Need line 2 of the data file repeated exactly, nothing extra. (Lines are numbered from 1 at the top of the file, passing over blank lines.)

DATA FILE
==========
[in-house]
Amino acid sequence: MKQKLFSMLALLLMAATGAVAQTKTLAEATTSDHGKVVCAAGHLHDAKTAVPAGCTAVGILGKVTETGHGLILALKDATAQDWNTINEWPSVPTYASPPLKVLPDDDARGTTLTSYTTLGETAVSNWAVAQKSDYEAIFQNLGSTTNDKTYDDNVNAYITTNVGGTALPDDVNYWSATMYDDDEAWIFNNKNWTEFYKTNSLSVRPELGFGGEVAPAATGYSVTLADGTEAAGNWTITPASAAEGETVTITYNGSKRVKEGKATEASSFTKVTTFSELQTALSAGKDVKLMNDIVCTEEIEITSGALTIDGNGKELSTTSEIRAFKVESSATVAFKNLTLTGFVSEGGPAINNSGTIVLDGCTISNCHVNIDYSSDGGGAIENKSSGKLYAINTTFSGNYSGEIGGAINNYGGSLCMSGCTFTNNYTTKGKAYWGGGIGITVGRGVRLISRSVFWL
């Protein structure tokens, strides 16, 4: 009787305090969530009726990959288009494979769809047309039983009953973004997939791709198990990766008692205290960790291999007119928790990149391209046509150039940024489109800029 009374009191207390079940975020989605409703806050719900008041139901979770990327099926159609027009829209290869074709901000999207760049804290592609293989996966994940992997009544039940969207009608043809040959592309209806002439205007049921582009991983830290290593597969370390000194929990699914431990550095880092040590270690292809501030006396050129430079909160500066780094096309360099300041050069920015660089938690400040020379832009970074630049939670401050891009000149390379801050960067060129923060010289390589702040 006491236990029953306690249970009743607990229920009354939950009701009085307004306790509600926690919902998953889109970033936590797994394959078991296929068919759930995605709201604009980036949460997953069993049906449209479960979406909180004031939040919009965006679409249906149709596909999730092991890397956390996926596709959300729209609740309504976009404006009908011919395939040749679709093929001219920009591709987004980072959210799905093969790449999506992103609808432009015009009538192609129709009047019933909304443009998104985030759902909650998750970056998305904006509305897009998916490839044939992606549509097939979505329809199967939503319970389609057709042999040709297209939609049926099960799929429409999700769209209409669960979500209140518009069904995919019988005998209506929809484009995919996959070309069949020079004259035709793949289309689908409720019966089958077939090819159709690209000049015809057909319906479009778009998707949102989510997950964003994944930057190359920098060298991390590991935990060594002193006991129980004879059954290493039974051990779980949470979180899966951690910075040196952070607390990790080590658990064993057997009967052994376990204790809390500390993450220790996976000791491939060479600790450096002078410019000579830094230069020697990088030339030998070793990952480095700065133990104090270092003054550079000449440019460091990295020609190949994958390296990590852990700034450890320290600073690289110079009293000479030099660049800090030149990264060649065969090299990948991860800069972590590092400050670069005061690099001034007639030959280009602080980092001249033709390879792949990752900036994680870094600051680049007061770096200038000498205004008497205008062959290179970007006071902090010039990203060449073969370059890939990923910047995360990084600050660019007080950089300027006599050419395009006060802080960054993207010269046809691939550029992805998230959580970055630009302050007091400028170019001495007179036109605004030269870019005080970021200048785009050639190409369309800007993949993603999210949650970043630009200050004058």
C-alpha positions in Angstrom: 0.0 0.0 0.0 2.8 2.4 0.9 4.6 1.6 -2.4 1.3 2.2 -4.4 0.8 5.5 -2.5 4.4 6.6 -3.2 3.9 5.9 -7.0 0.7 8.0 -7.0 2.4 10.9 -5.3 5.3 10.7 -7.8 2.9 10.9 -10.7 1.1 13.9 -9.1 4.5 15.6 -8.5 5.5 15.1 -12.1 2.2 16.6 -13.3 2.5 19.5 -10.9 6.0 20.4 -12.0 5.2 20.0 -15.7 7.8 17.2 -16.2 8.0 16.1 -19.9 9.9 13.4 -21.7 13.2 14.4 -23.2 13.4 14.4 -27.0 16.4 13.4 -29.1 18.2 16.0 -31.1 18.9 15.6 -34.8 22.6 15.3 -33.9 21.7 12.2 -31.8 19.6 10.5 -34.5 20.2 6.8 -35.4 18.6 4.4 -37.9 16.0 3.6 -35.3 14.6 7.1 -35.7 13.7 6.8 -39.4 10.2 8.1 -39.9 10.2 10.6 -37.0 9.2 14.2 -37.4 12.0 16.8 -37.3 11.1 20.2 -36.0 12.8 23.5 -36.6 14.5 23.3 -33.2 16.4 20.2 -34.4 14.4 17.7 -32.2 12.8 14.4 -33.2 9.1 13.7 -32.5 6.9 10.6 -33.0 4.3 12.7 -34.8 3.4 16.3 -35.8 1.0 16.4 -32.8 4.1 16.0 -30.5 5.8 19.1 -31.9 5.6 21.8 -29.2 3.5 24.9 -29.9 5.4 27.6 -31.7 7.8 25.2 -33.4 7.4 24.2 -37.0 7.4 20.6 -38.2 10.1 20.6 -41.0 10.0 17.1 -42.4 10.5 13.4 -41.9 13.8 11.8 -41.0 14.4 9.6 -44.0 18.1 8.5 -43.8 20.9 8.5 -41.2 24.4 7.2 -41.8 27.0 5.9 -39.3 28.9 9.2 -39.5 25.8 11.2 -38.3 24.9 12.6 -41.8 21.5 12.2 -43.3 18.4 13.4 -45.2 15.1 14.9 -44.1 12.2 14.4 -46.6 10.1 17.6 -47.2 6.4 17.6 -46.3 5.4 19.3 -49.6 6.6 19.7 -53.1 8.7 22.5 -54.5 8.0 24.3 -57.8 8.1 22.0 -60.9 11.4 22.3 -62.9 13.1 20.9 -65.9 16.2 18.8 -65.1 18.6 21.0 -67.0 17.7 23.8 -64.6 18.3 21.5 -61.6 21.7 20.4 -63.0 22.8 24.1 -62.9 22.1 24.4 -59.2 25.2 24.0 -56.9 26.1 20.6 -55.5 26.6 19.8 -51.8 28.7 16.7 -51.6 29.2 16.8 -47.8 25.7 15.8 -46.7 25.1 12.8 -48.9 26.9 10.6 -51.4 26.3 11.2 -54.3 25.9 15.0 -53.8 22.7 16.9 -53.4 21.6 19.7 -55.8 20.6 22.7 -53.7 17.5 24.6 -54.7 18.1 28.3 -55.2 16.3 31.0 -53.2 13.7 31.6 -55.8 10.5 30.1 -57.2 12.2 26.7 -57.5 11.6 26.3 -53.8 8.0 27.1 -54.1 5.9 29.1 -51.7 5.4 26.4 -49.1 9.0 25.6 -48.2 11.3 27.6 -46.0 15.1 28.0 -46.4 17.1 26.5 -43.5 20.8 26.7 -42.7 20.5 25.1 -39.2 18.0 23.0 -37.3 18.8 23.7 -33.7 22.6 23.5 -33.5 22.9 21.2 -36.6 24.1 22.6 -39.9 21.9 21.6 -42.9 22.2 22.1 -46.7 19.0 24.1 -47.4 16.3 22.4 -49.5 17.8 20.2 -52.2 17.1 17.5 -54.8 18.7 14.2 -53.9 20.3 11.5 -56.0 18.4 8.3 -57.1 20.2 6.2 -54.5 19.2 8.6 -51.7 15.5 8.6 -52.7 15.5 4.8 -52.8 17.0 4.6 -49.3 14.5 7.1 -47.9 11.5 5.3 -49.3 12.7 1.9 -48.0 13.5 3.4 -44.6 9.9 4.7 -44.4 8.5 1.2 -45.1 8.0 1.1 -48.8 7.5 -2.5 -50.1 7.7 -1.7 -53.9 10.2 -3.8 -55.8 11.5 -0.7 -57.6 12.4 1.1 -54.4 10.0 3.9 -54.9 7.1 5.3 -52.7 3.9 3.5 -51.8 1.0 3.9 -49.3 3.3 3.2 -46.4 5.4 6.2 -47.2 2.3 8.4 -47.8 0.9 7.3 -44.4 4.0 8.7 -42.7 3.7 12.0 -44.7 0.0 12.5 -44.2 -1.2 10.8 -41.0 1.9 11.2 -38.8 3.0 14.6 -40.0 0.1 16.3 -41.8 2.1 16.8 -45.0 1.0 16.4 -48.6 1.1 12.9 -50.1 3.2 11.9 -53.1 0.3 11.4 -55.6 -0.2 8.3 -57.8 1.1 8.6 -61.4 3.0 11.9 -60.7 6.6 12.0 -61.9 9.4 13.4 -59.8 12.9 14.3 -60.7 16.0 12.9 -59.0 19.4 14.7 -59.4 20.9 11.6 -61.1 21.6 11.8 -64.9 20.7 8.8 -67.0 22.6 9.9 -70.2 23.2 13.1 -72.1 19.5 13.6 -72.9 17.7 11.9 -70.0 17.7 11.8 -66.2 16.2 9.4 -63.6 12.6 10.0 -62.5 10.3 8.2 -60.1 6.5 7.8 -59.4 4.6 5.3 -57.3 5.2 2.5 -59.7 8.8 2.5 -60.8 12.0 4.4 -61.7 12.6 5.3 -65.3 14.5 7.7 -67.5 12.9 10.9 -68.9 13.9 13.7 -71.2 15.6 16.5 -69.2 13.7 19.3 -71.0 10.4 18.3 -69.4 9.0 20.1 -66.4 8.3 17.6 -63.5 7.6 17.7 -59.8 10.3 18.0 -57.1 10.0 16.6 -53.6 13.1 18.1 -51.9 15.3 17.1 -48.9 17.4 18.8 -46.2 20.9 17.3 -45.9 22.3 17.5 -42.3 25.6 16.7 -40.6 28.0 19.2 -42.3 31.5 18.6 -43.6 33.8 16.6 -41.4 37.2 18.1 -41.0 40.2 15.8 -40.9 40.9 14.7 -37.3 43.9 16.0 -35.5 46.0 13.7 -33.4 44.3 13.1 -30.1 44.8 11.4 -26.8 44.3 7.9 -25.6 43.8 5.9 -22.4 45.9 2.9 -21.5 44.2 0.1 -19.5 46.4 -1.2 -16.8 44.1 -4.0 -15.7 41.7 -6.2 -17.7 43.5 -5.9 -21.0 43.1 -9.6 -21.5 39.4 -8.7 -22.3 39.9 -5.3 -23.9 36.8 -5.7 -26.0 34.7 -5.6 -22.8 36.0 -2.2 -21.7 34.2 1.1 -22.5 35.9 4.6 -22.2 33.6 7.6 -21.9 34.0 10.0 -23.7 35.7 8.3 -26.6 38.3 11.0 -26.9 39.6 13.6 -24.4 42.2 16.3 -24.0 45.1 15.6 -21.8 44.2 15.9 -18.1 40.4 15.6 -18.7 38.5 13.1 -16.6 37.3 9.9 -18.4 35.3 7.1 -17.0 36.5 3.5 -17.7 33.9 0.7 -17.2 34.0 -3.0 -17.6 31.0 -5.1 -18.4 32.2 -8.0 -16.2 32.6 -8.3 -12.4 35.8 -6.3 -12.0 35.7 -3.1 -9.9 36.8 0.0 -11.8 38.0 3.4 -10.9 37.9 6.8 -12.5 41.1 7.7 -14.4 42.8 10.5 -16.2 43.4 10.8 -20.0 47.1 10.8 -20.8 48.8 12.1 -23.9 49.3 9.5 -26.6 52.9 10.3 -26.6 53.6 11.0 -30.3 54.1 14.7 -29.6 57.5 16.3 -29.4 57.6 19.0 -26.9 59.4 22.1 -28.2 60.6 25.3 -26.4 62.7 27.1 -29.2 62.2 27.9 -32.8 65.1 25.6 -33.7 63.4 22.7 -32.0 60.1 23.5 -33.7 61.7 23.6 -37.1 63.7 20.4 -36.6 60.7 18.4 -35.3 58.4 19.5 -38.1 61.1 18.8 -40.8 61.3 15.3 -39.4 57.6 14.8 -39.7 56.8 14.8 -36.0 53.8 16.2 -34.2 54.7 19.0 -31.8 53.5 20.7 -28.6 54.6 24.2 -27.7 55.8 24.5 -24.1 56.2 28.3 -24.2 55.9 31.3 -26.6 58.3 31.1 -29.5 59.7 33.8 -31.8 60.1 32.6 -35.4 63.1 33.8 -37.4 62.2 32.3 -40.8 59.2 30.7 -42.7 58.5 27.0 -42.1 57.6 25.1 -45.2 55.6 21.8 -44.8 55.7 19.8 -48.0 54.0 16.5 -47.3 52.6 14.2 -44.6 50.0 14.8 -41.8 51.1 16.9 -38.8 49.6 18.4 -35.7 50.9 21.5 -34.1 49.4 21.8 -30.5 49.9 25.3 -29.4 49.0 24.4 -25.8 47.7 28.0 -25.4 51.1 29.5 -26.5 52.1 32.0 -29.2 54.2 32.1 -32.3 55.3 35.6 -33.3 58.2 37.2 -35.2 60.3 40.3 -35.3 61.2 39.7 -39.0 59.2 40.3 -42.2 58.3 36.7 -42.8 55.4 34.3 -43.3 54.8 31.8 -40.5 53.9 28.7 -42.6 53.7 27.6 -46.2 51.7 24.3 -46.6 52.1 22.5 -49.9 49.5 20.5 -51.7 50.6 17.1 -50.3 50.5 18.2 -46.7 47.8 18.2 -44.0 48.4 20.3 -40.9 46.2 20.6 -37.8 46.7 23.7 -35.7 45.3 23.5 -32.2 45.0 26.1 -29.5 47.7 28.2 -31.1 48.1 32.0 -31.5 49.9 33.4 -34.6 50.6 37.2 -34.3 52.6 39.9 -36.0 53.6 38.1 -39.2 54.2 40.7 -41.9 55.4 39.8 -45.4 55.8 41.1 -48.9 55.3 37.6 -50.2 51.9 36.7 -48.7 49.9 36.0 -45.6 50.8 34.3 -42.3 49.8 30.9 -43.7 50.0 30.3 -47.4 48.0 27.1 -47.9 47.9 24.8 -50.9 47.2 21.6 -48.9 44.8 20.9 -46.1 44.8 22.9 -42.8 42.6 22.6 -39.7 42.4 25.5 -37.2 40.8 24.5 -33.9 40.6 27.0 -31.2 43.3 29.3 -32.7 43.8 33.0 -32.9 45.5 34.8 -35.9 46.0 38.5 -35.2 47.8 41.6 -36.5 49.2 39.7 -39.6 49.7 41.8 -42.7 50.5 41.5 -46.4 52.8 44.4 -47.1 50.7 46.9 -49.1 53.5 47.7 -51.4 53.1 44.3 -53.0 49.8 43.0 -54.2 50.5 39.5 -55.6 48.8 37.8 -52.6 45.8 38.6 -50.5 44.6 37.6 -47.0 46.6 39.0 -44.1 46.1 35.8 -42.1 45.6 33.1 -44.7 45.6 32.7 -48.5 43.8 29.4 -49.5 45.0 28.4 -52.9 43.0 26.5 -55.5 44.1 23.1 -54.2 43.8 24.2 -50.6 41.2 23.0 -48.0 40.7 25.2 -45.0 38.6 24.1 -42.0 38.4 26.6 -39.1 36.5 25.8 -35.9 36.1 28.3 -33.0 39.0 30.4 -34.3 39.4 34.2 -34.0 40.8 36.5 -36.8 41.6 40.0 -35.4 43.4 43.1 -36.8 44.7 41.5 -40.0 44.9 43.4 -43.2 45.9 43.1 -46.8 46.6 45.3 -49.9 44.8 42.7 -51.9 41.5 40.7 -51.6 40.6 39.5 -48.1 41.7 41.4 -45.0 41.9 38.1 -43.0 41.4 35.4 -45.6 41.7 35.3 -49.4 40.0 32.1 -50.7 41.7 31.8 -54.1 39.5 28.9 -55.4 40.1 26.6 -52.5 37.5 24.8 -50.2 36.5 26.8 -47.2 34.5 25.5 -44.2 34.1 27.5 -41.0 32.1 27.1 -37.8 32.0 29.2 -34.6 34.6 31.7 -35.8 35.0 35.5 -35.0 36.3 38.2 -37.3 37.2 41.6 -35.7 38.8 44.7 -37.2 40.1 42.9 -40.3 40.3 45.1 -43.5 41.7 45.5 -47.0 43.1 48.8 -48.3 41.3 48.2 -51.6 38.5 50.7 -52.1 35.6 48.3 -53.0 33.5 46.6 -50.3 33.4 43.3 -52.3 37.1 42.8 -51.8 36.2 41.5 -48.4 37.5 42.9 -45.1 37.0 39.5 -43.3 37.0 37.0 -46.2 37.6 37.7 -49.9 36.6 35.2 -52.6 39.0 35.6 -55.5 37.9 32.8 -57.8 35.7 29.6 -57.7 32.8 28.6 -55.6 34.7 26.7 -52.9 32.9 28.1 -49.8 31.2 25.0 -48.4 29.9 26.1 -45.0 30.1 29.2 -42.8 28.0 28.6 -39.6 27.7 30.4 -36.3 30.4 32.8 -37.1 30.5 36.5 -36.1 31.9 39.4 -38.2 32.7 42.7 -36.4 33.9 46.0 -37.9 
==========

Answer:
Amino acid sequence: MKQKLFSMLALLLMAATGAVAQTKTLAEATTSDHGKVVCAAGHLHDAKTAVPAGCTAVGILGKVTETGHGLILALKDATAQDWNTINEWPSVPTYASPPLKVLPDDDARGTTLTSYTTLGETAVSNWAVAQKSDYEAIFQNLGSTTNDKTYDDNVNAYITTNVGGTALPDDVNYWSATMYDDDEAWIFNNKNWTEFYKTNSLSVRPELGFGGEVAPAATGYSVTLADGTEAAGNWTITPASAAEGETVTITYNGSKRVKEGKATEASSFTKVTTFSELQTALSAGKDVKLMNDIVCTEEIEITSGALTIDGNGKELSTTSEIRAFKVESSATVAFKNLTLTGFVSEGGPAINNSGTIVLDGCTISNCHVNIDYSSDGGGAIENKSSGKLYAINTTFSGNYSGEIGGAINNYGGSLCMSGCTFTNNYTTKGKAYWGGGIGITVGRGVRLISRSVFWL